Tuesday, June 19 , 2018, 12:33 am | Fair 60º

 
 
 
 
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Marymount Maker Fair Promotes Discovery and Fun in STEAM Fields

A green-screen photo booth was just one of the many activities for kids to explore at the Marymount Maker Fair. Click to view larger
A green-screen photo booth was just one of the many activities for kids to explore at the Marymount Maker Fair. (Marymount photo)

The buzz about Marymount School of Santa Barbara’s Maker Fair clearly spread far and wide, because several hundred excited children ranging in age from preschool to middle school descended on Marymount’s Riviera campus Sunday, Oct. 18, 2015, to discover the fun that could be had while learning.

Sundays are typically busy days in Santa Barbara with soccer games and fall commitments, but families from all over Santa Barbara made it to Marymount’s campus, proving Marymount’s Maker Fair a not-to-miss event.

“Unlike traditional school fairs, maker fairs are specifically designed to celebrate the arts, engineering, science, tinkering and the DIY mindset," said Marymount science teacher and event organizer, Jannine Tuttle. "Many of the activities are built by (Marymount’s) middle school students, (and) required them to adopt the creative innovator mindset first hand.”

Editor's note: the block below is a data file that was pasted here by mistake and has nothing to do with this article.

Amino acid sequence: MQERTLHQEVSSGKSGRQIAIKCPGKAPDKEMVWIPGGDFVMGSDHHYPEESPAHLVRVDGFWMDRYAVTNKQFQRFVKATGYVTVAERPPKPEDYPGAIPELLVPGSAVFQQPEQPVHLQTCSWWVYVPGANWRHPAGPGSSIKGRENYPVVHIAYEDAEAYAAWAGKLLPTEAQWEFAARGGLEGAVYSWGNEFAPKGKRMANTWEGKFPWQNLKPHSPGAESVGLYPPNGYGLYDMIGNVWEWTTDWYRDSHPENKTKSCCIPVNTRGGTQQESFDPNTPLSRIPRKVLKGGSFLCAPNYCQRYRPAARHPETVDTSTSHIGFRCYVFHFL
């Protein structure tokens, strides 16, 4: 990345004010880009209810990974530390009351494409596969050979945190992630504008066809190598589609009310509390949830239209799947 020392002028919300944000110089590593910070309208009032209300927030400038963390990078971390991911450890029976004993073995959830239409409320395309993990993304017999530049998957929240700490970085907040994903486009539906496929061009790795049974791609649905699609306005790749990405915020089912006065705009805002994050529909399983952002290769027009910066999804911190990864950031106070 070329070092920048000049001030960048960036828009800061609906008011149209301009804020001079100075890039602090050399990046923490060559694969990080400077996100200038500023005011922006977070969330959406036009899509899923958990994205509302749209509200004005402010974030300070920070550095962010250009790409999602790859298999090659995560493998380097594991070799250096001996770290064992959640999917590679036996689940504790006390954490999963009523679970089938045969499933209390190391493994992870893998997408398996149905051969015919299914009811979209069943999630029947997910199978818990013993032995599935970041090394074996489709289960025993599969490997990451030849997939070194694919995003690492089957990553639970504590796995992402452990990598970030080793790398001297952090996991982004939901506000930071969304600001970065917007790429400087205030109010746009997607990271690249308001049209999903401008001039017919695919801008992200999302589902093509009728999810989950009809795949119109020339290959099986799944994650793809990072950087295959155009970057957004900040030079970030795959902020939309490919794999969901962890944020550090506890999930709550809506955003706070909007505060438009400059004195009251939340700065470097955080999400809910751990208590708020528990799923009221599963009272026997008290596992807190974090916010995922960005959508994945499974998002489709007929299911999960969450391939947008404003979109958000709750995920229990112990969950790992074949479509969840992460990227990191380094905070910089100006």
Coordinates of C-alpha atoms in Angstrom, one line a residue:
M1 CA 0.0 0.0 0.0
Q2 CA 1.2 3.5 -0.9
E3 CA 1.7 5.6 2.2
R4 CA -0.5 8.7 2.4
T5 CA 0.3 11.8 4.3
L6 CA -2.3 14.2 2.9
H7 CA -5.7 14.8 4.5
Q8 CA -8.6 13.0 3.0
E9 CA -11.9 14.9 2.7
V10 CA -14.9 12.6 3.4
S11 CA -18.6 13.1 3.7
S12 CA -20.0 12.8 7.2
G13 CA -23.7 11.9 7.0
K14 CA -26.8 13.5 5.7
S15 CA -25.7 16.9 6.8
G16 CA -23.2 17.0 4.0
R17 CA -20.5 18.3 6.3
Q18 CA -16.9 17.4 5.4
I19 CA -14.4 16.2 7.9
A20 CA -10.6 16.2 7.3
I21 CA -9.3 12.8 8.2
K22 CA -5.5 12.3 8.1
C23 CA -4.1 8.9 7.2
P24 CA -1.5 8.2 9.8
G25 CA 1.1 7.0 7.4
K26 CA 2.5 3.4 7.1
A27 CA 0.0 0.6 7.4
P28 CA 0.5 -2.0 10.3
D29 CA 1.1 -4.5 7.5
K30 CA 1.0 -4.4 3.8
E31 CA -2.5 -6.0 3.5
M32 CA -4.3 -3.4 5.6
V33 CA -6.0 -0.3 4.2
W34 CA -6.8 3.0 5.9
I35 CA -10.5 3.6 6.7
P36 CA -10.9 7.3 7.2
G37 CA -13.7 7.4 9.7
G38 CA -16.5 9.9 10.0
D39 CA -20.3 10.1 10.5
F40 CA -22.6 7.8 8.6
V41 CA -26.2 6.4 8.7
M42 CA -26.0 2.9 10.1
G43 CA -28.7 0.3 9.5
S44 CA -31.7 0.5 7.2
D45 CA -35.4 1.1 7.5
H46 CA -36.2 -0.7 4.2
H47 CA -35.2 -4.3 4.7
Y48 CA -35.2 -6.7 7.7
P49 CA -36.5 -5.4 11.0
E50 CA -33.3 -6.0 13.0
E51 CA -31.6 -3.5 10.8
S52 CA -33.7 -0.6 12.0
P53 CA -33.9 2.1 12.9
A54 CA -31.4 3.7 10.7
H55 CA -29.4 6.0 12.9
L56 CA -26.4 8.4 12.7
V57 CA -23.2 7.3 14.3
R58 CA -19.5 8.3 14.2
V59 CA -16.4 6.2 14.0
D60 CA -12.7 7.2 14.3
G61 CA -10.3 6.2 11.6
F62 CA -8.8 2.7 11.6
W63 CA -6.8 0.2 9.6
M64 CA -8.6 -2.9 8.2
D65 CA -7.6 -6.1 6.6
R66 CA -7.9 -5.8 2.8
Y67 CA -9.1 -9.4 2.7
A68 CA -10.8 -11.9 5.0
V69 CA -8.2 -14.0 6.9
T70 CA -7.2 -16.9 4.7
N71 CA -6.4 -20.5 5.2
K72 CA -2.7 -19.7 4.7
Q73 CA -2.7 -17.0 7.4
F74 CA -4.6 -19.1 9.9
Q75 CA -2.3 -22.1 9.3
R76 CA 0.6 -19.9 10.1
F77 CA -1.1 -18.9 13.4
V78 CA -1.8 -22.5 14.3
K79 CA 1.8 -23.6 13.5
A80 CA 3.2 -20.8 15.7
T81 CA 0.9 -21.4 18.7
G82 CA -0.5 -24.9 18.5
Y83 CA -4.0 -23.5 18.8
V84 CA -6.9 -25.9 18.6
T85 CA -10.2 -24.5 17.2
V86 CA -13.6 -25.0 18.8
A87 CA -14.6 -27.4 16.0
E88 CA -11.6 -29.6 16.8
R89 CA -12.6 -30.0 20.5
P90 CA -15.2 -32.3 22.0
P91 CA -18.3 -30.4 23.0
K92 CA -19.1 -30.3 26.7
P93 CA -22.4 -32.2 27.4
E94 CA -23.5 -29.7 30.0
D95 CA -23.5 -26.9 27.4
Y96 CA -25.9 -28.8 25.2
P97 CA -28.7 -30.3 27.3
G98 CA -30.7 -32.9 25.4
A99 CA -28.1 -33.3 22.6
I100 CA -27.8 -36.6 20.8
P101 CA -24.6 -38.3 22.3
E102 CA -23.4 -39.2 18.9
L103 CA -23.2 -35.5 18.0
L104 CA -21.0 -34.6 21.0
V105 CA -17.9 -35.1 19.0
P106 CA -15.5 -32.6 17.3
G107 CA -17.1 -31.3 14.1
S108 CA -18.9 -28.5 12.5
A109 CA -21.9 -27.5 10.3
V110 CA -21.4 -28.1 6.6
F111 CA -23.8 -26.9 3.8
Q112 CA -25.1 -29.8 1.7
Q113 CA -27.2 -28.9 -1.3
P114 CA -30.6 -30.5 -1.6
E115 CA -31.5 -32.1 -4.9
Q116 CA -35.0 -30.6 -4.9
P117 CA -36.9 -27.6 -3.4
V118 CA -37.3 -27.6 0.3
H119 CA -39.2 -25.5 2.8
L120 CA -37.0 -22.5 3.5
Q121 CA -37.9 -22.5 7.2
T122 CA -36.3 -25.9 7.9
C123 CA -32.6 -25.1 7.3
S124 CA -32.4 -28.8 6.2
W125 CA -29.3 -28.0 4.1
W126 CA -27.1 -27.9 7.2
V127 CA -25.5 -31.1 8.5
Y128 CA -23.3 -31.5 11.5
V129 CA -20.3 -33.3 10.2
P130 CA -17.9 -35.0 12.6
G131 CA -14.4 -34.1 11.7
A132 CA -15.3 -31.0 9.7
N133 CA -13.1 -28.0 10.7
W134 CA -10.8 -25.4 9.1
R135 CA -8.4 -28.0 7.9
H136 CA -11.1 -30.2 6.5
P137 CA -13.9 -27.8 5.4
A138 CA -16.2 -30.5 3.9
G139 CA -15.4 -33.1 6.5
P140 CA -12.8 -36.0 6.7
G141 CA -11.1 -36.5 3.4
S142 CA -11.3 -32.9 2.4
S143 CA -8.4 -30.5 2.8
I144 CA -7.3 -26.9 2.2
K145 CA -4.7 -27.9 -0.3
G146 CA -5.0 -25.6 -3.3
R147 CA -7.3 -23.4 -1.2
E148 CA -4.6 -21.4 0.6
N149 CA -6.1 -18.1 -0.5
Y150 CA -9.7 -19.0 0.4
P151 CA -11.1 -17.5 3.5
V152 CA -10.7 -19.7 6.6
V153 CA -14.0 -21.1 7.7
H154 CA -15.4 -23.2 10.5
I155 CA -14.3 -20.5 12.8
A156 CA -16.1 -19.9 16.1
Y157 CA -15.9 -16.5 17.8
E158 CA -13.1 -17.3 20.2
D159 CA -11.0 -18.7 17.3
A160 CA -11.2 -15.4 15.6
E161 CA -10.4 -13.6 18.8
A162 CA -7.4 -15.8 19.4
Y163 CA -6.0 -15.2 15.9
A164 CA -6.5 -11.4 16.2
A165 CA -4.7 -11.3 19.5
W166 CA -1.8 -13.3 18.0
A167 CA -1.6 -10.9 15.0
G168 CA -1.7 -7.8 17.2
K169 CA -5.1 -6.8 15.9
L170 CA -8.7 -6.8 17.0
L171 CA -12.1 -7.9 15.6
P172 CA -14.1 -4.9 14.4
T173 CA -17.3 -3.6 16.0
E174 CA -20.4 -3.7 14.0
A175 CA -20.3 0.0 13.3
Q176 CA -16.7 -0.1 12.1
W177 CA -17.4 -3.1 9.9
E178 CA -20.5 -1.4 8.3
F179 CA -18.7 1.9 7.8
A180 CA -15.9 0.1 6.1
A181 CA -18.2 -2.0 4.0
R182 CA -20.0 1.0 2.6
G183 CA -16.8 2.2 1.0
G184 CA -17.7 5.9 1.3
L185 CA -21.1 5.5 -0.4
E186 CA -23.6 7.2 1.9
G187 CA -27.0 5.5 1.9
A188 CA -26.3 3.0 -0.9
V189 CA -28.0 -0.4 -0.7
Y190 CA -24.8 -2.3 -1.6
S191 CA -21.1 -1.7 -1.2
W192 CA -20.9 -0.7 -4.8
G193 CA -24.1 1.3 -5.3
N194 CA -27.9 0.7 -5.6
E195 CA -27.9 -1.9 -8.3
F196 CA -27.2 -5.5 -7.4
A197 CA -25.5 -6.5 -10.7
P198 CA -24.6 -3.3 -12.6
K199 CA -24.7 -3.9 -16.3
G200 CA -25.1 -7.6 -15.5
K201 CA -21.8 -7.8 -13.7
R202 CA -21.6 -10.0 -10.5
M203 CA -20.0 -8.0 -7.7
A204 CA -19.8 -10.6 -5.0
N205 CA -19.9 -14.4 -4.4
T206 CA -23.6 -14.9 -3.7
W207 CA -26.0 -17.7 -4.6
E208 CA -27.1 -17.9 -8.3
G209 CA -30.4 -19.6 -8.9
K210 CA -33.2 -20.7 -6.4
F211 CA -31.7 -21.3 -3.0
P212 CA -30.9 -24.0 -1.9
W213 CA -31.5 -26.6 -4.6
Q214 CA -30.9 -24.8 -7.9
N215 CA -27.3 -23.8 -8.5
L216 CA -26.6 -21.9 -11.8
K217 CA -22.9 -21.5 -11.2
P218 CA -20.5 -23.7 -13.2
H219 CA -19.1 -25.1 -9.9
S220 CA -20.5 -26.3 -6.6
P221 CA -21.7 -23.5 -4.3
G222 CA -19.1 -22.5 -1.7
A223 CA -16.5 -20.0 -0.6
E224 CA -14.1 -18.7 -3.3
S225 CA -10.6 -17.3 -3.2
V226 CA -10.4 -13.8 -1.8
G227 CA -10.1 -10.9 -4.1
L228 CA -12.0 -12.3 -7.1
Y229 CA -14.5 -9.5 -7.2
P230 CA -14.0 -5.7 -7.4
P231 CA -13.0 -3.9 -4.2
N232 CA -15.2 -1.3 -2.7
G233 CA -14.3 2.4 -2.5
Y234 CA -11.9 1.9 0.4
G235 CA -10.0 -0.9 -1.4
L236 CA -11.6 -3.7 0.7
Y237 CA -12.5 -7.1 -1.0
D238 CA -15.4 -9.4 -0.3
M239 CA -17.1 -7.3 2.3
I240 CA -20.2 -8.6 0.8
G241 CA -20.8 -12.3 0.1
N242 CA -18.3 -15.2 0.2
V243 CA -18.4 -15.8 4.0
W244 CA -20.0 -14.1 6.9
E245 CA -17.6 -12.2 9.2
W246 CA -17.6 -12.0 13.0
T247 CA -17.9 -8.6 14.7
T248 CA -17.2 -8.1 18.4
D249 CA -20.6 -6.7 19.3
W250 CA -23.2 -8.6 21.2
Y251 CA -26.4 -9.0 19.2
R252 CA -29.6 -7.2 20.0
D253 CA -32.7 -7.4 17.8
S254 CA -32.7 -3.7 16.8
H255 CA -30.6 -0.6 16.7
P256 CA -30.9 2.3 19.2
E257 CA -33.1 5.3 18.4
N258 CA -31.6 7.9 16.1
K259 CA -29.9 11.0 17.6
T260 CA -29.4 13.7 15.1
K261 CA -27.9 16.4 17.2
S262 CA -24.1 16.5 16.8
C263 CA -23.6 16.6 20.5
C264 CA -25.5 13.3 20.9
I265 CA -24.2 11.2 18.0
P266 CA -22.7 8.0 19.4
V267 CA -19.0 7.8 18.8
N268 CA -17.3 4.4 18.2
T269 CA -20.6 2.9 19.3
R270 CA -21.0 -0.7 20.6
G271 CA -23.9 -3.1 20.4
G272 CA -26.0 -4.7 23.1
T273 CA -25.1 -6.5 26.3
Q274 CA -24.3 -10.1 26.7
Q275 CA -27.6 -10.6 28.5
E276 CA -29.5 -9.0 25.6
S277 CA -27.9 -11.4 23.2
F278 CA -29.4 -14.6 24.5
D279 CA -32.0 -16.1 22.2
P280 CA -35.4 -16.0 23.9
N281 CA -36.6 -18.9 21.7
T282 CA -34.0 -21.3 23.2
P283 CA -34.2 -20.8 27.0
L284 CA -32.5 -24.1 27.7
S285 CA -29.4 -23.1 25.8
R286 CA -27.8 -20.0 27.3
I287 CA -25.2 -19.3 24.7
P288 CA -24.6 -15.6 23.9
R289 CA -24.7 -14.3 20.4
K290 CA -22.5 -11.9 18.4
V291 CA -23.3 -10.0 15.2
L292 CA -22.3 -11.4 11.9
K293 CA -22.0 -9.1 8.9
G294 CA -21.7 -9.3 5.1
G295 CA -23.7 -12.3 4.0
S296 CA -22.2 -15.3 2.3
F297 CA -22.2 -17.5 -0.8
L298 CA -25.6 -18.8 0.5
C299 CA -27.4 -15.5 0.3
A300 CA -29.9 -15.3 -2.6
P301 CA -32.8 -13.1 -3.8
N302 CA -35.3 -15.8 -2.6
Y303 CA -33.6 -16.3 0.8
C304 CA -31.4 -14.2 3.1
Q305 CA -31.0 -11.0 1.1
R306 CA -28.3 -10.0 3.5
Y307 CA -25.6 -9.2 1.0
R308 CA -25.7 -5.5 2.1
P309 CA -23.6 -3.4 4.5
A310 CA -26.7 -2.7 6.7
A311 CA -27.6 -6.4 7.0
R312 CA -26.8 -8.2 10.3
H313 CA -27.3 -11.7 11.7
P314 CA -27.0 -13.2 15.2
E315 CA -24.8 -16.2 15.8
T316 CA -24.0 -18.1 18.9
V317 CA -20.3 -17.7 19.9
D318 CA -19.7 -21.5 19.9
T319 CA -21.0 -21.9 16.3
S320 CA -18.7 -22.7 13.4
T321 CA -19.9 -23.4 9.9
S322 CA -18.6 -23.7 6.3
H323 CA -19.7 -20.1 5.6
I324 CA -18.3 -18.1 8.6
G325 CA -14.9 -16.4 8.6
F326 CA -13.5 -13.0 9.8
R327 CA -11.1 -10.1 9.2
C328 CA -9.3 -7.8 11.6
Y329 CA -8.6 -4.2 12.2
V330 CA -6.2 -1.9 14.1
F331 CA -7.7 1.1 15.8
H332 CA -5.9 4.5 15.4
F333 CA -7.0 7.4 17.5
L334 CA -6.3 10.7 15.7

Visitors to this year’s Maker Fair went from activity to activity making jack o’ lanterns on a 3-D printer, extracting DNA, dueling with robots and designing airplanes.

Students from Dos Pueblos’ Engineering Academy helped visitors at a MaKey MaKey station. A team of UCSB students from the Materials Research Lab and the Mechanical Engineering Department worked with visitors to enhance both the fun and learning at each station.

Marymount’s own team of energetic teachers had their sleeves rolled up and helped each visitor, regardless of age or previous experience, have a great time while learning.

In all, there were close to 30 stations manned by parent volunteers and dedicated teachers to delight visitors at Marymount’s Maker Fair, each activity station intentionally and thoughtfully designed to be fun, but also to teach and demonstrate STEAM principles.

On display at the Fair and drawing a buzz of its own were renderings of Marymount’s soon to be completed Creative Design and Engineering Center, a student center which Tuttle describes as “a space that encourages innovation and builds knowledge, a constructivist learning space where students can learn by doing, experimenting, tinkering and playing with materials until they figure out how things work.

"Very importantly, the space will be used by Marymount teachers across the curriculum; science, of course, but also art, technology, math, English, history, music and drama, all of these areas of learning will be enhanced and overlap in the new center,” she said.

Held in the fall, Marymount’s Maker Fair event continues to grow and gain momentum, drawing families and STEAM professionals from all around Santa Barbara interested in having fun and enhancing children’s learning.

— Molly Seguel is the director of admission at Marymount School of Santa Barbara.

 

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